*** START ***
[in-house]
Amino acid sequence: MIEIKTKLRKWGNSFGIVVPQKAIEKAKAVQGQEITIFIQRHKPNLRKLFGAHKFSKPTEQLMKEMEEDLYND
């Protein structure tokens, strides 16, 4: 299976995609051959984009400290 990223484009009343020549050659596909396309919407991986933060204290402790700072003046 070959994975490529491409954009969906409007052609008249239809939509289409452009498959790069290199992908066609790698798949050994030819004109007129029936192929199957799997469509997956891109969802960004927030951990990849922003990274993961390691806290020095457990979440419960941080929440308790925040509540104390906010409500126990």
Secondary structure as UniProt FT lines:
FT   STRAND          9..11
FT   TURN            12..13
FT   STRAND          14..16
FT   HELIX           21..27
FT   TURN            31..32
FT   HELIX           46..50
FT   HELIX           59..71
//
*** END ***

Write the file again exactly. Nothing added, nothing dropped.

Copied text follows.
[in-house]
Amino acid sequence: MIEIKTKLRKWGNSFGIVVPQKAIEKAKAVQGQEITIFIQRHKPNLRKLFGAHKFSKPTEQLMKEMEEDLYND
């Protein structure tokens, strides 16, 4: 299976995609051959984009400290 990223484009009343020549050659596909396309919407991986933060204290402790700072003046 070959994975490529491409954009969906409007052609008249239809939509289409452009498959790069290199992908066609790698798949050994030819004109007129029936192929199957799997469509997956891109969802960004927030951990990849922003990274993961390691806290020095457990979440419960941080929440308790925040509540104390906010409500126990």
Secondary structure as UniProt FT lines:
FT   STRAND          9..11
FT   TURN            12..13
FT   STRAND          14..16
FT   HELIX           21..27
FT   TURN            31..32
FT   HELIX           46..50
FT   HELIX           59..71
//